The team consisted of Hatch and his wife, Costa Mesa Police Sgt. Tim Starn and his wife, Costa Mesa Booster President Frank Albers, Planning Commissioner Jim Fitzpatrick, and my wife and I — plus a handful of our kids. Just another ordinary Sunday?
Not wanting to spend city money, I headed to Home Depot and bought paint, cleaning supplies, a new toilet, towel bars, trash bags, 10 cans of furniture polish and a basket of other supplies. In all, we spent about $452.64. I know this because I bought the supplies.
From there, it was a lot of elbow grease. We oiled the wood paneling, painted the walls, washed the windows, cleaned the blinds and scraped and cleaned our way through the office. We also removed a broken toilet, installed a new one, and installed a towel bar and vacuumed — just to name a few of the earthly actions.
We all went home feeling good, having done a small deed to help our new CEO get off to a great start the next day.
But the rumors started swirling immediately: Hatch had remodeled his office with expensive furniture. He had hired my wife as his interior designer. He was spending thousands upon thousands of dollars during the city's budget crisis.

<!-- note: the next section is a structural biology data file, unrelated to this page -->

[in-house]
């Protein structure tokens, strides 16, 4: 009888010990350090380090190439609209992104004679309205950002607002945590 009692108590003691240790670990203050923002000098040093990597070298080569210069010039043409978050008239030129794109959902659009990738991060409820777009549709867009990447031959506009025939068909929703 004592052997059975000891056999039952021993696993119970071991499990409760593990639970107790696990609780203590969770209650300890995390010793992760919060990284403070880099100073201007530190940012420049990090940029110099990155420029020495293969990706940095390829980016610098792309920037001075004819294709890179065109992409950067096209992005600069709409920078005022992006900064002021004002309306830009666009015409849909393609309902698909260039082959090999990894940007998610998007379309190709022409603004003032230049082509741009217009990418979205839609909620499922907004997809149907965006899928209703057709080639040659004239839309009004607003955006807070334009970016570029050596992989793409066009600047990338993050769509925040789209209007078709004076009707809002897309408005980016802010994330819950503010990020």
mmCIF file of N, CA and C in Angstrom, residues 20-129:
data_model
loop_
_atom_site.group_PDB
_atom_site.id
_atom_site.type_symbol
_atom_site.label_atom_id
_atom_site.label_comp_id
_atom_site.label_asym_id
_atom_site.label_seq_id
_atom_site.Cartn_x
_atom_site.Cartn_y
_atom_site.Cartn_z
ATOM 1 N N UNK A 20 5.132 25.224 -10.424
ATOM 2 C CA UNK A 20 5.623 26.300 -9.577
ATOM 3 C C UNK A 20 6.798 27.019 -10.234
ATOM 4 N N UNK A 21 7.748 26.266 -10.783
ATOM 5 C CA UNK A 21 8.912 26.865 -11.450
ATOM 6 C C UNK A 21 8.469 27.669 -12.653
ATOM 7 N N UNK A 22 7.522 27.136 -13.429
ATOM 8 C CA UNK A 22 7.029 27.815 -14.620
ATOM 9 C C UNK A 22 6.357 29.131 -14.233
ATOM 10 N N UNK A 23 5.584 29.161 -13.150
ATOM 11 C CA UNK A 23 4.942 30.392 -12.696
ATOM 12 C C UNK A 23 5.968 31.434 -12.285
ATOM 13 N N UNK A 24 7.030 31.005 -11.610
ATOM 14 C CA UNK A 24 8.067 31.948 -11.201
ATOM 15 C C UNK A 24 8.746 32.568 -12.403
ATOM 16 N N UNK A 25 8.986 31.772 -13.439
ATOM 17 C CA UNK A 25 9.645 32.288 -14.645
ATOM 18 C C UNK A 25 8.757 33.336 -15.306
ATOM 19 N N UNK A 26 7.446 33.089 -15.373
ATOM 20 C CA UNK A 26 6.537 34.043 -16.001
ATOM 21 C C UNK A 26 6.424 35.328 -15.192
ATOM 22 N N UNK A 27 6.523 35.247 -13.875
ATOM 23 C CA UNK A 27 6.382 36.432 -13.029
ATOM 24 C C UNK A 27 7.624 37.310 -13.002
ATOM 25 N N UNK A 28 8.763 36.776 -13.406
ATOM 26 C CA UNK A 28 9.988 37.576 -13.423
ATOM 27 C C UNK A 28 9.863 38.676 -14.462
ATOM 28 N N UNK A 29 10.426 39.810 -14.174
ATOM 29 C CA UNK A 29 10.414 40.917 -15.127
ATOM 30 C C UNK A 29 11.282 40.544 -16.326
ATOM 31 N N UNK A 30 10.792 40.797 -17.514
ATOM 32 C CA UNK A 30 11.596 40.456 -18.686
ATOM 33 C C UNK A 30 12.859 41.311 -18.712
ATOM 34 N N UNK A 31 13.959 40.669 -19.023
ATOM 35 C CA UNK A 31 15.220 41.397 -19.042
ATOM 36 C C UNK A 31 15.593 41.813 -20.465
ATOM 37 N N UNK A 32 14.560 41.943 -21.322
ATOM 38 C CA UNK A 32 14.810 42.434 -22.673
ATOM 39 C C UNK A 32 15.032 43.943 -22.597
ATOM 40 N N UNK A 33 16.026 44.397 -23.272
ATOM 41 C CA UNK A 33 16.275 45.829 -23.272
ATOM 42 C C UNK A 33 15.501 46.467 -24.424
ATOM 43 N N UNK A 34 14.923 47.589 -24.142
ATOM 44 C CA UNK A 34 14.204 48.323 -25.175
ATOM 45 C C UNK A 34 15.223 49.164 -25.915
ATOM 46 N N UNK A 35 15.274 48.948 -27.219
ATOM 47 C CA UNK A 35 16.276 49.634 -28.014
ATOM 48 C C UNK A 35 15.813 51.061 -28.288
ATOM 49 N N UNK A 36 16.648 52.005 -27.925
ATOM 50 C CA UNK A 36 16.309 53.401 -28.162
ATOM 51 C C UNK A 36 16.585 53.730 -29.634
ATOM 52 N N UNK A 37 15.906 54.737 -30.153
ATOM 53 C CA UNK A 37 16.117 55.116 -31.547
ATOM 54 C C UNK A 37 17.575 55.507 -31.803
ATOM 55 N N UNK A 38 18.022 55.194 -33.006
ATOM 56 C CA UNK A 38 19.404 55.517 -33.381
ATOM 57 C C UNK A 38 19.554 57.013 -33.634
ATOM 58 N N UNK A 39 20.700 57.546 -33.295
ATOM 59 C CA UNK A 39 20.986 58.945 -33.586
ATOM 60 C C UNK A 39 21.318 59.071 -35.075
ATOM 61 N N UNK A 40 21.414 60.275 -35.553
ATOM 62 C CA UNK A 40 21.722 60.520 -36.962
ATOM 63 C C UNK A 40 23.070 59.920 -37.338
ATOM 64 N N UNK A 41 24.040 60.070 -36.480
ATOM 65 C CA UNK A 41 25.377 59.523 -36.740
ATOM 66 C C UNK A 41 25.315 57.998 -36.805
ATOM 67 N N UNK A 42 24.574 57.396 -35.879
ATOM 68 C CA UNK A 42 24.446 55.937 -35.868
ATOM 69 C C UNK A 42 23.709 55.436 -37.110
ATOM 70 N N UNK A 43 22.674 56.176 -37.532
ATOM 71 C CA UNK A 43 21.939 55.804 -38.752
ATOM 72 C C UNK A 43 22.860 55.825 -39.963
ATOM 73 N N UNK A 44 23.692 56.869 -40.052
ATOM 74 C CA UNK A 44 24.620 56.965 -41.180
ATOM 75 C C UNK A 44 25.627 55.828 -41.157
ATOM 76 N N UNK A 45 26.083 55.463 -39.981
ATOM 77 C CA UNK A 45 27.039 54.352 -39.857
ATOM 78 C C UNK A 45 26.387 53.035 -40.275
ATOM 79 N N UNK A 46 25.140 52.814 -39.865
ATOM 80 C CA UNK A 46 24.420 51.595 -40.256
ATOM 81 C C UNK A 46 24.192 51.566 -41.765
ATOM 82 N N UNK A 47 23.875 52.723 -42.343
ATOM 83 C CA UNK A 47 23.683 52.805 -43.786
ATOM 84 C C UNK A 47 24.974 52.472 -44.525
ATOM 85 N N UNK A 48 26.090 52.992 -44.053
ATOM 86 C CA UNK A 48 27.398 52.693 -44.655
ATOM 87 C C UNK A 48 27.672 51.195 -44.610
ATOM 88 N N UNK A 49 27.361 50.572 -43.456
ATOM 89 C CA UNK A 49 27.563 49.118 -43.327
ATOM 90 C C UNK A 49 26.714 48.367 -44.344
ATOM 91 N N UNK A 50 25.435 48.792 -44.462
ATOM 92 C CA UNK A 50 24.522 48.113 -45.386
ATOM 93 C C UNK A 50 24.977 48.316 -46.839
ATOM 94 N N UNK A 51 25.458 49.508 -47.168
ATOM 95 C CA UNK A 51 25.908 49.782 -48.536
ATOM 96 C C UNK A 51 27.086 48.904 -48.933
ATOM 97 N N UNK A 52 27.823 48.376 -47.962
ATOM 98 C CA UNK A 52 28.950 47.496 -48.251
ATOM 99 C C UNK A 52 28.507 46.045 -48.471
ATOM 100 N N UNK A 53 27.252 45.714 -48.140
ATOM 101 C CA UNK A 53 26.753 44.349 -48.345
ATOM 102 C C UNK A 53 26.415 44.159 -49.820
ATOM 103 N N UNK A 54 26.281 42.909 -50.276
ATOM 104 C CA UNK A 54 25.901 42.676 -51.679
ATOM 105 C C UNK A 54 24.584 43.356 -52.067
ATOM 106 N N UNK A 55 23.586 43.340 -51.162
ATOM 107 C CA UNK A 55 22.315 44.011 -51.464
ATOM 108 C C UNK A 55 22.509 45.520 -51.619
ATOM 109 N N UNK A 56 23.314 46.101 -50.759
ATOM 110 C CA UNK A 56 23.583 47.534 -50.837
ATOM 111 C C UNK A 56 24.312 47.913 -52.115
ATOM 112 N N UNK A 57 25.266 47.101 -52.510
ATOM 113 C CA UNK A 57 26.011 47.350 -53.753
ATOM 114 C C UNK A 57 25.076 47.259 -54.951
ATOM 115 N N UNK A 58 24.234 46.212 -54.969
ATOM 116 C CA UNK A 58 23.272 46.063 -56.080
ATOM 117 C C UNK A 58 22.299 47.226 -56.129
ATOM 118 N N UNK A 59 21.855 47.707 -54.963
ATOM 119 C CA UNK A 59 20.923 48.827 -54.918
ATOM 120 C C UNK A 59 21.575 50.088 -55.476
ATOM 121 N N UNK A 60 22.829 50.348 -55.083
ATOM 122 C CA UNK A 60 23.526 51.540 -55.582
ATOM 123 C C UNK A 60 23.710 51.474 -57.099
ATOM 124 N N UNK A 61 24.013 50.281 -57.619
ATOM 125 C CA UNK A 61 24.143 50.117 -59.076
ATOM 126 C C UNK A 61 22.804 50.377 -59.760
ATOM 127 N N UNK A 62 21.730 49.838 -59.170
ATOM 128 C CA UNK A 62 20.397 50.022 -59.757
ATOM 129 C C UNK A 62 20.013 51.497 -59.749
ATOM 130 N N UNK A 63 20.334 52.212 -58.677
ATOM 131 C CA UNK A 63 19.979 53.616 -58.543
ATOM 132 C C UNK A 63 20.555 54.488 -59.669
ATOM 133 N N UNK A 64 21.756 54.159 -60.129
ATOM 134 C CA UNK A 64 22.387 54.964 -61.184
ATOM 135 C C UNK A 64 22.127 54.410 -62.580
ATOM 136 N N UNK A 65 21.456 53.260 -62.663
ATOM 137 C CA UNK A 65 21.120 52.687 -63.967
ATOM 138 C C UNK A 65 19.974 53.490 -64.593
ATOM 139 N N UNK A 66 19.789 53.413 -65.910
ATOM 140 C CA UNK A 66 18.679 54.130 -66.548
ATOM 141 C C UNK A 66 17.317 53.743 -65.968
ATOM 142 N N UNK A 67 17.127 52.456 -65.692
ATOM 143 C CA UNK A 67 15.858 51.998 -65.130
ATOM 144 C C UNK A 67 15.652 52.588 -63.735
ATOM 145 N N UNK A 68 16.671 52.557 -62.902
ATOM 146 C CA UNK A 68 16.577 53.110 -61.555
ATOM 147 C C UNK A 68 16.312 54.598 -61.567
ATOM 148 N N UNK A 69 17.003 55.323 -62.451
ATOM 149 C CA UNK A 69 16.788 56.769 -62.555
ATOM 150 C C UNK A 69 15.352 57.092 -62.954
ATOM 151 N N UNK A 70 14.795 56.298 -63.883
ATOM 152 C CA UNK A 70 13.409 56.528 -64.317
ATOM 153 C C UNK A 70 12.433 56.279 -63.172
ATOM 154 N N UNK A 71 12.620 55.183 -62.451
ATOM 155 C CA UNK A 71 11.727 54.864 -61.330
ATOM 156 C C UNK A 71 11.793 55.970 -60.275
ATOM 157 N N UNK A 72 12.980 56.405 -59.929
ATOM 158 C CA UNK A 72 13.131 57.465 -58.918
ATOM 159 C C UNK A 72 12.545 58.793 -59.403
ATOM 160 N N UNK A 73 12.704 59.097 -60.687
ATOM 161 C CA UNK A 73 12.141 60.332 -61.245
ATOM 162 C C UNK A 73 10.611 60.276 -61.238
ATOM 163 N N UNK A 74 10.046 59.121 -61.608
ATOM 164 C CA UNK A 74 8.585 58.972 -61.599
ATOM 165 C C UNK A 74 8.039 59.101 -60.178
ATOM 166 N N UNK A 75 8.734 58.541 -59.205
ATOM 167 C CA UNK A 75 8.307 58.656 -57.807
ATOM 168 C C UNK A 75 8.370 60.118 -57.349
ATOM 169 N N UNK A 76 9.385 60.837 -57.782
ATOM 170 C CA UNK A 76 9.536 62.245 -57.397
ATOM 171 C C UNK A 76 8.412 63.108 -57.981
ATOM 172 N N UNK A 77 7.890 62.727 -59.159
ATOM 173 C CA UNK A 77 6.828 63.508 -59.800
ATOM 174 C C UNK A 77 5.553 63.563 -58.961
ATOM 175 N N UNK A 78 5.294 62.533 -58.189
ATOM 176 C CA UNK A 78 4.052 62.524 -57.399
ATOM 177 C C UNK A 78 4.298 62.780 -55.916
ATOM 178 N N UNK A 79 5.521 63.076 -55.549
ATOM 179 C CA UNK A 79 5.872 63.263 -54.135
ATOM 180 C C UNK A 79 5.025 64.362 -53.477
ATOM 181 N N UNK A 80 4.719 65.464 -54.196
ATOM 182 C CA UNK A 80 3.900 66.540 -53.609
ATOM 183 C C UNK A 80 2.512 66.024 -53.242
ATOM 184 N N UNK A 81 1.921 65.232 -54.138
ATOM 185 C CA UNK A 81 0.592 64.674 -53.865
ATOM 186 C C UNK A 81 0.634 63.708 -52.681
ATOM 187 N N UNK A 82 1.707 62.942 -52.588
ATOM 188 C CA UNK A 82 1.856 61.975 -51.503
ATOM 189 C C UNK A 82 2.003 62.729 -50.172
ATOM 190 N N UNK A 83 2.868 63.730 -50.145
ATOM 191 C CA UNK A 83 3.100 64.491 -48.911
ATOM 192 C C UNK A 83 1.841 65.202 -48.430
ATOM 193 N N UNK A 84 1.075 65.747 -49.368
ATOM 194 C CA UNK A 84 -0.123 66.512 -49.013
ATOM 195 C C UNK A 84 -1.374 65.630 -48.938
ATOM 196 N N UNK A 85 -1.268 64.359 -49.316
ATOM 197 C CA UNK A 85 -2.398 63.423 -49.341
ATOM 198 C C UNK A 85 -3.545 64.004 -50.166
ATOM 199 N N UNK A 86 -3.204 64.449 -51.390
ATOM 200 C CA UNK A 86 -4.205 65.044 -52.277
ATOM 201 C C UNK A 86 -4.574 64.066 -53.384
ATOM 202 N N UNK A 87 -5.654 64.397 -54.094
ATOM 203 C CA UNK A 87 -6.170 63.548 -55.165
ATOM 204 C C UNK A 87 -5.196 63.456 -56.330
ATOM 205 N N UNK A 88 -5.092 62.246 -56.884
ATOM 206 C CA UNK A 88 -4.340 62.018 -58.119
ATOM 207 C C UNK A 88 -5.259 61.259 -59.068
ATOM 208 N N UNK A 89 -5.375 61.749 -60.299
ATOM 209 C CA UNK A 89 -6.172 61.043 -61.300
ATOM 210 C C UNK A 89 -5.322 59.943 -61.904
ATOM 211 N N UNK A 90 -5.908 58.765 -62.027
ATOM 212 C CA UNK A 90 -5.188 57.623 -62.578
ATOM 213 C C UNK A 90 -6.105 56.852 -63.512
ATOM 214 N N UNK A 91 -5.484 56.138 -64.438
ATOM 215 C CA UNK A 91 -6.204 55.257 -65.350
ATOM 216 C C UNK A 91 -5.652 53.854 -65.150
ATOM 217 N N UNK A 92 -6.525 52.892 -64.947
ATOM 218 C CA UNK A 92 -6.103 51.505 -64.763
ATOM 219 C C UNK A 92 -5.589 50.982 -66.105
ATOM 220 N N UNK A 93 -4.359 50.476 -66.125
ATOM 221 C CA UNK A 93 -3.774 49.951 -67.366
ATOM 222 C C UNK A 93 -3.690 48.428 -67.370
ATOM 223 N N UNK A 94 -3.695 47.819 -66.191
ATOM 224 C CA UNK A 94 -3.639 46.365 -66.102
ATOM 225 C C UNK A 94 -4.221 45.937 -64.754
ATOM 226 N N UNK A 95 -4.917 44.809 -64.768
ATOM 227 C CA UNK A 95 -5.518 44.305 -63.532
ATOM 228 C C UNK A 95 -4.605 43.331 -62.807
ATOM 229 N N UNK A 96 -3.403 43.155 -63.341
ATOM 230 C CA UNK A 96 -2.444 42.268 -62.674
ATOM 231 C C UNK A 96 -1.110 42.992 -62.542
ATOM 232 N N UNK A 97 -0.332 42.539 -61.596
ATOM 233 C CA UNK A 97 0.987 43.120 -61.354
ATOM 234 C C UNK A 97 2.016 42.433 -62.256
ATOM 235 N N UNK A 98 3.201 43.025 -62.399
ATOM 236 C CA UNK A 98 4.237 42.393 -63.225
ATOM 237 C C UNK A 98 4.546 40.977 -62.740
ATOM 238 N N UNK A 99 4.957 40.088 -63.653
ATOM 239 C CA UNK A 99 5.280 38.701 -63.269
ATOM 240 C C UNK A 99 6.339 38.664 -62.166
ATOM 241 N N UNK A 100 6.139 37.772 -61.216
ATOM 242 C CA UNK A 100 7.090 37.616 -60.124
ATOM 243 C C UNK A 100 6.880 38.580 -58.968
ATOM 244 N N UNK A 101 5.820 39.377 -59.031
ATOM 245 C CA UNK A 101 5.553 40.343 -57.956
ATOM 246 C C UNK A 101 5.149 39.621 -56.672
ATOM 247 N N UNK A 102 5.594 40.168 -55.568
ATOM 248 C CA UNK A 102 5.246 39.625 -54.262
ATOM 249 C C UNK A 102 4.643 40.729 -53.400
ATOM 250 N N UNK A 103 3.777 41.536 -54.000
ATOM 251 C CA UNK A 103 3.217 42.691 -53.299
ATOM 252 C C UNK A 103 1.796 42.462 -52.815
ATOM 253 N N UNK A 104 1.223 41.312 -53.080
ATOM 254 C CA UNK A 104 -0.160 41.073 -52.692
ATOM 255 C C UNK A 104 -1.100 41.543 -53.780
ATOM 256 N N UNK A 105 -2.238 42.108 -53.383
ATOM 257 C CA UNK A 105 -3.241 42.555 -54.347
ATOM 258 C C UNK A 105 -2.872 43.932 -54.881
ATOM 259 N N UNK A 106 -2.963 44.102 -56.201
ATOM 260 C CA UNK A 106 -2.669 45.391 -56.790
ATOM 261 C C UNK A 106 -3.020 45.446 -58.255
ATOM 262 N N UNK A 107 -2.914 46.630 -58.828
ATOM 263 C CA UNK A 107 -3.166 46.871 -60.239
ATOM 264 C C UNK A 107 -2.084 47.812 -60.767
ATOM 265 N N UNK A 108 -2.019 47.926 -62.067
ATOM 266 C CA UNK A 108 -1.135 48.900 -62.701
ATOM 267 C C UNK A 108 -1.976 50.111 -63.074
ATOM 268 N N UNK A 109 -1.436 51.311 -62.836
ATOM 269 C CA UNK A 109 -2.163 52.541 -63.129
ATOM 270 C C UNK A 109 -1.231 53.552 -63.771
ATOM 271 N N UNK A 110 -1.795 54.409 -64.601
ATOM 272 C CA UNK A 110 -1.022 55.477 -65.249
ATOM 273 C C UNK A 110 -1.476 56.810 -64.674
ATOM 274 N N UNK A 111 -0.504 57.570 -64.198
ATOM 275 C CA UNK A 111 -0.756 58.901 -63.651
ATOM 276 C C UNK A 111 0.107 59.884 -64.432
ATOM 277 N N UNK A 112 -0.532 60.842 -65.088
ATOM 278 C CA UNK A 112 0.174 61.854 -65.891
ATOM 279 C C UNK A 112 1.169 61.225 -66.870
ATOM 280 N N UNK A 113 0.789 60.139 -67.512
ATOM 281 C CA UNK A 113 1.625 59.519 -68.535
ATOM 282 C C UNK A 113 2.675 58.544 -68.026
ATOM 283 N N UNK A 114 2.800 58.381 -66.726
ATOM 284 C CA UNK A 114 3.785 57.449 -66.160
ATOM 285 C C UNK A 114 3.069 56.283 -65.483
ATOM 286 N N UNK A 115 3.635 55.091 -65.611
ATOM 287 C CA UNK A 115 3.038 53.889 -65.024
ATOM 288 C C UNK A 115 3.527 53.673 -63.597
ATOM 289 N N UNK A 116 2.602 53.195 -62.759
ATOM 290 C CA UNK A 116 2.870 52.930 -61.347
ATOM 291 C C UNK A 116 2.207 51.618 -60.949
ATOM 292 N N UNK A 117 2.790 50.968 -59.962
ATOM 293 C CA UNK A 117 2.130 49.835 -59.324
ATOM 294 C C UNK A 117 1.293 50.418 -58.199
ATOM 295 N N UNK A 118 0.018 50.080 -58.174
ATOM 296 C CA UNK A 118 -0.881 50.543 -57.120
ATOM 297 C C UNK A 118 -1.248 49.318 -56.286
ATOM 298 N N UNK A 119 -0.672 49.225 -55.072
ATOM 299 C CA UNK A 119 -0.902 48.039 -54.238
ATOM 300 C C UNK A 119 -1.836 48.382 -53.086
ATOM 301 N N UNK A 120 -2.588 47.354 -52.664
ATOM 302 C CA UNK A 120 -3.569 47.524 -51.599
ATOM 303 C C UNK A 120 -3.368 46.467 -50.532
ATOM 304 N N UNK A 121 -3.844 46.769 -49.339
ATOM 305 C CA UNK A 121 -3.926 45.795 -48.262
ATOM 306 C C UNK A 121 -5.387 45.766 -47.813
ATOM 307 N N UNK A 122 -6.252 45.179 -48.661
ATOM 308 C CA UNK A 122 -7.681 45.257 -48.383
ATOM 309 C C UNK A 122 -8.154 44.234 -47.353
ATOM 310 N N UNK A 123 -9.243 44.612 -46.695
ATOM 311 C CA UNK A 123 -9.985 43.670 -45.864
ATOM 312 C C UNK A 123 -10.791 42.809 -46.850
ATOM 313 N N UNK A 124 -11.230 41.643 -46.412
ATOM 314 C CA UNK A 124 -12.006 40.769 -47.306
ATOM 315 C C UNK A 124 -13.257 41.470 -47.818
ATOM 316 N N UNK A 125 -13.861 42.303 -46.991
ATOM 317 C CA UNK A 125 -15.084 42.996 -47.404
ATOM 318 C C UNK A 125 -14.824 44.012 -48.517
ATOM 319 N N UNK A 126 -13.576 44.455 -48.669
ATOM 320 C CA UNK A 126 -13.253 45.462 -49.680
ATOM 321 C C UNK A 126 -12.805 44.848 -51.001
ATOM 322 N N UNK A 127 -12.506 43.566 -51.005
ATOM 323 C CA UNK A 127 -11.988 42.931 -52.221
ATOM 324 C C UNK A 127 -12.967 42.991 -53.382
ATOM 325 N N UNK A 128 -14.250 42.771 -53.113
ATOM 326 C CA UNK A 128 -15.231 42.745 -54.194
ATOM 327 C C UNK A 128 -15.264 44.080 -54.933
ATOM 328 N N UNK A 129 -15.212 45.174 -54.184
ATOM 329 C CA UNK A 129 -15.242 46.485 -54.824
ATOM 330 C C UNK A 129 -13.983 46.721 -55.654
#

The stories got so crazy that the Daily Pilot actually put in a California public records request for City Hall videotapes of the day.
In Sunday's paper, the Pilot erroneously reported that Hatch's office had been decorated and that Councilman Jim Righeimer was one of the decorators.
I'm not looking for credit for helping clean up Hatch's office. It's why I've kept silent for the past month as these bizarre rumors kept surfacing. I figured they would go away, especially since Costa Mesa has real challenges to solve.
But judging from the Pilot's Sunday story, the rumors seem to have forged themselves into a lie many have accepted.
It was time to set the story straight: A volunteer crew cleaned up Hatch's office with volunteer funds. No new furniture. No interior designer. A longtime friend and former pastor called me and said, "Steve, file the story in the category of no good deed goes unpunished. Welcome to local politics."
Now let's get on to the real business of Costa Mesa.
STEVE MENSINGER is a member of the Costa Mesa City Council.